- Consent to one act does not constitute consent to another act
- The existence of a prior or current relationship does not, in itself, constitute consent
- Consent can be withdrawn or modified at any time before or during sexual activity
- Consent is not implicit in a person’s manner of dress or flirtatious behavior
Read VCU's Sexual Misconduct/Violence and Sex/Gender Discrimination Policy to learn more about how VCU defines consent.
The impact of alcohol and other drugs varies from person to person. Incapacitation is a state beyond drunkenness or intoxication. A person is not incapacitated merely because they have been drinking or using drugs.
Look for the common warning signs that show a person may be incapacitated or approaching incapacitation. Typical signs may include slurred or incomprehensible speech, unsteady gait, combativeness, emotional volatility, or vomiting.
The introduction of alcohol or other drugs may create ambiguity for either party as to whether consent has been sought or given. If one has doubt about either party’s level of intoxication, the safe thing to do is to stop all sexual activity.
It's possible for people of all genders (not to mention of all races, classes, religions, and a myriad of other identities) to experience (and commit) unwanted and coerced sexual contact of all types including, but not limited to sexual violence.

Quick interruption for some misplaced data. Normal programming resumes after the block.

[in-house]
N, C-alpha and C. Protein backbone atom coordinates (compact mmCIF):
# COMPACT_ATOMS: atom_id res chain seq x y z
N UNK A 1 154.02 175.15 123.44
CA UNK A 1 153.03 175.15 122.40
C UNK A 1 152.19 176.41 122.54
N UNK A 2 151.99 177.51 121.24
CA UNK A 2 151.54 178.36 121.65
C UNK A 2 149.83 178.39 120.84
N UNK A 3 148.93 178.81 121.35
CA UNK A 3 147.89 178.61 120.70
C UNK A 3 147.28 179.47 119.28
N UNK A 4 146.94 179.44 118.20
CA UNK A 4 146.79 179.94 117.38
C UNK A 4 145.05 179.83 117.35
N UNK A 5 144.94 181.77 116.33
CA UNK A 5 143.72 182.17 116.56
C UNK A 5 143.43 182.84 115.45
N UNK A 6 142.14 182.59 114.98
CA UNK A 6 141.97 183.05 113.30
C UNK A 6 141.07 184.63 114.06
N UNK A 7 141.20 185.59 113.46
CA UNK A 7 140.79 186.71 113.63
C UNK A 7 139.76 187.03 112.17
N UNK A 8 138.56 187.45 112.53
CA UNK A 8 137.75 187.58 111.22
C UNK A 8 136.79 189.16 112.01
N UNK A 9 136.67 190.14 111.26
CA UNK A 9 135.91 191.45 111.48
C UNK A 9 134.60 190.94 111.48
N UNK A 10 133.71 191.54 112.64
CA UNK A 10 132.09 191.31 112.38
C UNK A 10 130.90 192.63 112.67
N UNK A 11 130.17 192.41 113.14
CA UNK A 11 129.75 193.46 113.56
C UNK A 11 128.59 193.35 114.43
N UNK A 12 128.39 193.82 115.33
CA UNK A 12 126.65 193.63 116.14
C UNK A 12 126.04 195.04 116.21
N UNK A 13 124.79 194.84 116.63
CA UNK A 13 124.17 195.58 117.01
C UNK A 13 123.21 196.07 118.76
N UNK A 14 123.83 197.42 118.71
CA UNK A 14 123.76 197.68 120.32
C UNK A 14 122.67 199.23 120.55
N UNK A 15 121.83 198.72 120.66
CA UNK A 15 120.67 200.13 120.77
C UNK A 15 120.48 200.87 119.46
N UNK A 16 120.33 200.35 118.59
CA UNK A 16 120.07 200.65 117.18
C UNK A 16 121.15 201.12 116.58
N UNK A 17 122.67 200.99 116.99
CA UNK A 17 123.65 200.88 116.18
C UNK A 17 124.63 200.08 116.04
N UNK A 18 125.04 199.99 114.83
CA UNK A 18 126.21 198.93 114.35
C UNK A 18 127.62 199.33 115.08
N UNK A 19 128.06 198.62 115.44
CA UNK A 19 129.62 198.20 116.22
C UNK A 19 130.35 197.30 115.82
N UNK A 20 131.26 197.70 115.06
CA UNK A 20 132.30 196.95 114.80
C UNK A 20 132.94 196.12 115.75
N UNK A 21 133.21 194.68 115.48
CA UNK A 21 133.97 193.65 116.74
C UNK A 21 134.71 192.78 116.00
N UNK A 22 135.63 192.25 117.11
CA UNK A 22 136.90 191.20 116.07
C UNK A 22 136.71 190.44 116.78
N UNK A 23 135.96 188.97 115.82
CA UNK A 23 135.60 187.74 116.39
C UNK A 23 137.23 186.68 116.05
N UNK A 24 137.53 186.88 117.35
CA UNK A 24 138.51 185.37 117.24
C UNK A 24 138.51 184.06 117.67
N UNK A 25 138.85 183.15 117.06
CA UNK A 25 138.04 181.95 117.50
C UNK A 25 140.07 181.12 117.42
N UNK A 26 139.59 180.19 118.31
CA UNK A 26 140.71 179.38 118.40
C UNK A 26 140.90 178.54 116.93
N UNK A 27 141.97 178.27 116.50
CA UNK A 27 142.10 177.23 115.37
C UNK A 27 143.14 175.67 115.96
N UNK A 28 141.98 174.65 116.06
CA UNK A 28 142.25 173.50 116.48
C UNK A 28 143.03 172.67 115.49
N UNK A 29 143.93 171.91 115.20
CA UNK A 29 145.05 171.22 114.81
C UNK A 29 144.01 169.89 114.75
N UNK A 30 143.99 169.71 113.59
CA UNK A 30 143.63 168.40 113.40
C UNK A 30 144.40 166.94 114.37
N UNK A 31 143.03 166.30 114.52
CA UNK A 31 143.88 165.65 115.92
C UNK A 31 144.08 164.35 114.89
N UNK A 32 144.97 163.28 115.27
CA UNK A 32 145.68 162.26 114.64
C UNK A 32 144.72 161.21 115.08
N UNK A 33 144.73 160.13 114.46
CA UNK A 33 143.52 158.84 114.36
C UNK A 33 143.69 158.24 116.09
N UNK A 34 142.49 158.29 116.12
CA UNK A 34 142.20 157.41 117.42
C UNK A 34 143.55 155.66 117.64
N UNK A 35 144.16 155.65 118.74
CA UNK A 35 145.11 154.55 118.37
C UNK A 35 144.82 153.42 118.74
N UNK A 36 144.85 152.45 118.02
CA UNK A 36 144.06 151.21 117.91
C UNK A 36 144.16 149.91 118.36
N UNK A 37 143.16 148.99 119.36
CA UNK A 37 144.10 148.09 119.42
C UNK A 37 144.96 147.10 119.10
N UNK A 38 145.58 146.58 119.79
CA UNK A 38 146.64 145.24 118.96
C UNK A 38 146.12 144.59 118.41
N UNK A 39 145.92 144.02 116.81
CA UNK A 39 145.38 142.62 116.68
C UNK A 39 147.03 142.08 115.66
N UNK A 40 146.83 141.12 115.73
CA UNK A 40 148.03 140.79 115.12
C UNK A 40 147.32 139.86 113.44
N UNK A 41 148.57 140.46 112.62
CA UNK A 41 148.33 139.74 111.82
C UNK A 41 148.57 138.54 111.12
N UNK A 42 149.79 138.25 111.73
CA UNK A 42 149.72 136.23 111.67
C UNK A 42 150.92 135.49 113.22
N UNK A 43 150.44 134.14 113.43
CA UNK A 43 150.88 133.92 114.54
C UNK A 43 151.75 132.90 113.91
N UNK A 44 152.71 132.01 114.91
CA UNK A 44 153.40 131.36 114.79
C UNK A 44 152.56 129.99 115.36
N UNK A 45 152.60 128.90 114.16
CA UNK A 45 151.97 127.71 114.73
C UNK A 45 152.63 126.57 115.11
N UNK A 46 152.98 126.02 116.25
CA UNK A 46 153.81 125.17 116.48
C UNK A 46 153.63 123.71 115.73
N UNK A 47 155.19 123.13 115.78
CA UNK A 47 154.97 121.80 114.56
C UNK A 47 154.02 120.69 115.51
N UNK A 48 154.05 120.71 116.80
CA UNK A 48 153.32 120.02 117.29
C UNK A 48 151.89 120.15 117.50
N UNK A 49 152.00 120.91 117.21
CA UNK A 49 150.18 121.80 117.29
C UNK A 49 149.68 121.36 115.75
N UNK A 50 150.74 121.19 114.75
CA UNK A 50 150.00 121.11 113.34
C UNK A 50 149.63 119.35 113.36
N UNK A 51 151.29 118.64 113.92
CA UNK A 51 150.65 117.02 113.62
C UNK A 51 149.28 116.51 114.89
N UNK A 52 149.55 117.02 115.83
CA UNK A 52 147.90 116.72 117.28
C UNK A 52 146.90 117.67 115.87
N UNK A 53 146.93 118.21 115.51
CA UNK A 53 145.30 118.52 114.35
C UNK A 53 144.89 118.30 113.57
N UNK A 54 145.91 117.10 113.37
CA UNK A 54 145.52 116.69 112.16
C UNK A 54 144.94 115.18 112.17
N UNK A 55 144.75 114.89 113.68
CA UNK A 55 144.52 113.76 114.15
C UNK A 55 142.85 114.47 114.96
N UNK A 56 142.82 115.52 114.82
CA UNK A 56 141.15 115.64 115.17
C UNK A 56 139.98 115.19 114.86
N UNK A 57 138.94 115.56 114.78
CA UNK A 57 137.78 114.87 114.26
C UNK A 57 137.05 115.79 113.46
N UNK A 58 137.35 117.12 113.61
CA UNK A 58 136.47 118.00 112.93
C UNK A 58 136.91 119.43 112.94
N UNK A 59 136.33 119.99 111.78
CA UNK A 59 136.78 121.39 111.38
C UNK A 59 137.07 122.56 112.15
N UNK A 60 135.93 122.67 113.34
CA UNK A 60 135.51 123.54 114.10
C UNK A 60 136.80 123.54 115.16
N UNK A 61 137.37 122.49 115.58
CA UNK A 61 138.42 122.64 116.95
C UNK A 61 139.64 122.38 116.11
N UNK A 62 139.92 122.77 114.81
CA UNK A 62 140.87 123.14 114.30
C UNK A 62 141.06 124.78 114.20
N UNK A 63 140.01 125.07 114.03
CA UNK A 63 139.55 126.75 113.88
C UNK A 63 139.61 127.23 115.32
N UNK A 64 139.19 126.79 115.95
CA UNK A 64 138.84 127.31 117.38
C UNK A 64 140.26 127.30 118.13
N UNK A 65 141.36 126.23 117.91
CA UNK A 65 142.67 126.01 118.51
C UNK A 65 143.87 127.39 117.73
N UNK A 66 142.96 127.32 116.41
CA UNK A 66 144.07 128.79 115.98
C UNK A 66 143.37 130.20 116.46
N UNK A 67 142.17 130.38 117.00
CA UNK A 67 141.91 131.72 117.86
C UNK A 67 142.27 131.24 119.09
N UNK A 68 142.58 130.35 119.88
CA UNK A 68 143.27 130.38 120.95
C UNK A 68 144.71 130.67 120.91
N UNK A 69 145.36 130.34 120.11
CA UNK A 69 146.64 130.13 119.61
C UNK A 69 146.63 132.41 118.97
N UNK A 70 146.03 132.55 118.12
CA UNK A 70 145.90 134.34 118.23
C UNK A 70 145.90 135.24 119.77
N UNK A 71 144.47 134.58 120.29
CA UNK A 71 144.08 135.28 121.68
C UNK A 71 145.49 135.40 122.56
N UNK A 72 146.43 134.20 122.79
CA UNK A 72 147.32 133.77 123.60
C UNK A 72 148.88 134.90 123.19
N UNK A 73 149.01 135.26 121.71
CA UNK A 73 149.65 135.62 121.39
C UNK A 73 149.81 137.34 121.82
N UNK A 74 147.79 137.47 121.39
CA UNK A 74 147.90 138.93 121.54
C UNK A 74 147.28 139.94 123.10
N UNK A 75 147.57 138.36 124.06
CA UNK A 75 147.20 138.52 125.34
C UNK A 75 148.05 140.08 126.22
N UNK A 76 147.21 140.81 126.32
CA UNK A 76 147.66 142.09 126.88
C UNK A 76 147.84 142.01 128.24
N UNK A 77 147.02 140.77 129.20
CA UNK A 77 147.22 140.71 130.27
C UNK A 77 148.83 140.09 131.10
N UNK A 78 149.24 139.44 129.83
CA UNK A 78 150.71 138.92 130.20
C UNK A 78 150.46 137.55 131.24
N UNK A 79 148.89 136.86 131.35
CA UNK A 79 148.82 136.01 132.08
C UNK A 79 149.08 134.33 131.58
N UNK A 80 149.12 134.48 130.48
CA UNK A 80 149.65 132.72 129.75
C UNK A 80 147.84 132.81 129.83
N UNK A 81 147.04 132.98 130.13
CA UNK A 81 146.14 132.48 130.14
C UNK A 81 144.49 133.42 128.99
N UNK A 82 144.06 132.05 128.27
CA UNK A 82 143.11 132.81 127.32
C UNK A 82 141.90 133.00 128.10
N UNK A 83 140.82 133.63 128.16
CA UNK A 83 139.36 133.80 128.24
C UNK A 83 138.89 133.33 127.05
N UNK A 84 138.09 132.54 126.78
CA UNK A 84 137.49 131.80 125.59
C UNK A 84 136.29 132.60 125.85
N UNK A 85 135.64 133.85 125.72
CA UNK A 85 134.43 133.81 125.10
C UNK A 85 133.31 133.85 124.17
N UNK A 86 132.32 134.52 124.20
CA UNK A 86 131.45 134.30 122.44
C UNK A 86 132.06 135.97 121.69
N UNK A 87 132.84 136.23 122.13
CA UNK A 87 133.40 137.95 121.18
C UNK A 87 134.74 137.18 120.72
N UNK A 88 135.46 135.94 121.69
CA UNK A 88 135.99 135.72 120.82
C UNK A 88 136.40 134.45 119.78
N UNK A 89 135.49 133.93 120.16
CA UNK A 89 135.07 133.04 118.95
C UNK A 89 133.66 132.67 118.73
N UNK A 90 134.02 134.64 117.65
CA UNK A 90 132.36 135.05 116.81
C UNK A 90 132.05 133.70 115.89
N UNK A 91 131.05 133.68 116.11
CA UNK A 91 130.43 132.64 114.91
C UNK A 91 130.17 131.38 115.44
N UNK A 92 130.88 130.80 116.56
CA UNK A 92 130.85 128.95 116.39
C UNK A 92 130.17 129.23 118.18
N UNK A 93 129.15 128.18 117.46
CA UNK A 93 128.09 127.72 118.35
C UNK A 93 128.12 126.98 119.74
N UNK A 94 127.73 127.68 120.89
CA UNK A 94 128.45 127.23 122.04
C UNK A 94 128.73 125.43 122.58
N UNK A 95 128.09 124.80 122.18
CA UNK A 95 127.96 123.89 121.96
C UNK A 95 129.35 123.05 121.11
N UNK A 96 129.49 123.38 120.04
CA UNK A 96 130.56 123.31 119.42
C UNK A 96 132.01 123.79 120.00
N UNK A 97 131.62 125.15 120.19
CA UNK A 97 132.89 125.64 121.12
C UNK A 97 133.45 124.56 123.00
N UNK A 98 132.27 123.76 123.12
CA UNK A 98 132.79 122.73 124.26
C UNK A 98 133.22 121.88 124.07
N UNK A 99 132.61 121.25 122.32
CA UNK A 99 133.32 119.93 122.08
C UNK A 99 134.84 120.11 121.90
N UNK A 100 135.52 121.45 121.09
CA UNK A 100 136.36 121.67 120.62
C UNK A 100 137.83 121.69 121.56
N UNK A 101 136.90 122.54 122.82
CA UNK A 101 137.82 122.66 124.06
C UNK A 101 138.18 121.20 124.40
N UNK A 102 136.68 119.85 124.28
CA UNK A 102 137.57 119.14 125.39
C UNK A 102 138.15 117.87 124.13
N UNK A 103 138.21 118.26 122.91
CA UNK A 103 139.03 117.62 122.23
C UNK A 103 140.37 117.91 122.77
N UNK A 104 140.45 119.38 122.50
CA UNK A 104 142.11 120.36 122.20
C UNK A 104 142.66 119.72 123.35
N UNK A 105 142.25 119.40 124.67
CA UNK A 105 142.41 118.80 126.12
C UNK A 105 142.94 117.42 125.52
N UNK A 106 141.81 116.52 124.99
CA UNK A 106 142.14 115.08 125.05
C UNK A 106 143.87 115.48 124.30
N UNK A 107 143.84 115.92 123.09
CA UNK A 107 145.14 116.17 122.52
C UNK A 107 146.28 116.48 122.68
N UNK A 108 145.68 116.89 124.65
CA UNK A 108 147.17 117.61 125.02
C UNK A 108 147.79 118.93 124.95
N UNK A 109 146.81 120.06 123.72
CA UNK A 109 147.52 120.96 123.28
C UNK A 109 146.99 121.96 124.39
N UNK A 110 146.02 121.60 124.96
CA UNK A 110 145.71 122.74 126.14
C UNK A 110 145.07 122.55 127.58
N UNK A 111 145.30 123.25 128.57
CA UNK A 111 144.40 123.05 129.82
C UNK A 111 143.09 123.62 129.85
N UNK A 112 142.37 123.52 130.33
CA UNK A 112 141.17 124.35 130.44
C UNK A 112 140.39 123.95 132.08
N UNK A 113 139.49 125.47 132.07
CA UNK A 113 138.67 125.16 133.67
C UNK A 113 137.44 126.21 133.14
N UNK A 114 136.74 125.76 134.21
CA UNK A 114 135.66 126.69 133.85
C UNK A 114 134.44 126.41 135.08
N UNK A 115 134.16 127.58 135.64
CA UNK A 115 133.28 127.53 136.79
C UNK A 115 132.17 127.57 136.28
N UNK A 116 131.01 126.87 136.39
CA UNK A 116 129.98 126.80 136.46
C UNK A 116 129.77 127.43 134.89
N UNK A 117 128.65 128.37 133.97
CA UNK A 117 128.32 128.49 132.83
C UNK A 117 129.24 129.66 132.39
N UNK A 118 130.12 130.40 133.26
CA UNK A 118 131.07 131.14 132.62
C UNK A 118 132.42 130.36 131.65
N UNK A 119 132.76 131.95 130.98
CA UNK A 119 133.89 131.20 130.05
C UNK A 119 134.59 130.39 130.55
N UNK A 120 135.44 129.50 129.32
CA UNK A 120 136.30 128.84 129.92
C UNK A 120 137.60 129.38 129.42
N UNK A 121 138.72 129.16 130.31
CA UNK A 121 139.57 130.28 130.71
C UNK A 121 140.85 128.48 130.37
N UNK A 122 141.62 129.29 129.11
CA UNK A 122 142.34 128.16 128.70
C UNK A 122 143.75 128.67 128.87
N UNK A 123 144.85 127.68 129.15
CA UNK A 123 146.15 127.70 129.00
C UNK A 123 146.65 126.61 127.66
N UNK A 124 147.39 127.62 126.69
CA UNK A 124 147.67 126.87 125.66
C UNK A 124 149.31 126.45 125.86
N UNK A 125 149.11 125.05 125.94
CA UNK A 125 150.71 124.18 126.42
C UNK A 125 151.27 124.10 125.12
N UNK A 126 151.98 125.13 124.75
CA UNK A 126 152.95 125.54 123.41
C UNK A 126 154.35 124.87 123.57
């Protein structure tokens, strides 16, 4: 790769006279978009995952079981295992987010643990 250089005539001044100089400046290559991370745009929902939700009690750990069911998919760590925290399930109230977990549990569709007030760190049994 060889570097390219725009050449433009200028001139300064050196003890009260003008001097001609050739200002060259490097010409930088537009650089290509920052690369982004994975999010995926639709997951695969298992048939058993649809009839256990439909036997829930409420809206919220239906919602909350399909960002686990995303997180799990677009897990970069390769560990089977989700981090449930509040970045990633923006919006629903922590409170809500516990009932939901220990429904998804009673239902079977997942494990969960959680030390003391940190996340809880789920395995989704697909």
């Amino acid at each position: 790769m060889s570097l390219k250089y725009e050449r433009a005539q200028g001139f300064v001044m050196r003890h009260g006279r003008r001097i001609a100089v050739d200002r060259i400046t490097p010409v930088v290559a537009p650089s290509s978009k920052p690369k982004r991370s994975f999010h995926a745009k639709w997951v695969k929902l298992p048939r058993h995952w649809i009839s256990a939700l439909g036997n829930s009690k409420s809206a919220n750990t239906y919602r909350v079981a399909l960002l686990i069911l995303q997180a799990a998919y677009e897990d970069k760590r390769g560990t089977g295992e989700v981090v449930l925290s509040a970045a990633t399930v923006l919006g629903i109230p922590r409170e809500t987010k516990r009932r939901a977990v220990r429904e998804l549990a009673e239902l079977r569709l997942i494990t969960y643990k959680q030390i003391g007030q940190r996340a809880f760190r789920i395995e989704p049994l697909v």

In addition, it's possible for women to rape men, and for male perpetrators of rape against men to self-identify as heterosexual and have consensual sexual relationships with women. Rape is about power and control, rather than sexual preferences.
Most research suggests that between 10-20% of men in general may be sexually violated at some point in their lives and that one in every ten rape survivors is a man.
If you or someone you know has experienced sexual violence, you can email email@example.com to connect with a confidential advocate through University Counseling Services. You can learn more at our Find Resources page under Violence Prevention.
Much of the idea of a “sexuality spectrum” came from Alfred Kinsey’s research on attraction. He found that most people do not identify as exclusively heterosexual or gay, but more so on a spectrum in between the two. Some folks may be more familiar with the term LGBQA+ (lesbian, gay, bisexual, queer, and asexual) as they relate to a sexuality spectrum. You can learn more on our Sexuality Page.
Pronouns are the parts of speech that we use when we’re not referring to someone by their name. Examples can include she/her/hers, he/him/his, they/them/theirs, ze/hir/hirs. To learn more, you can visit our Gender Page.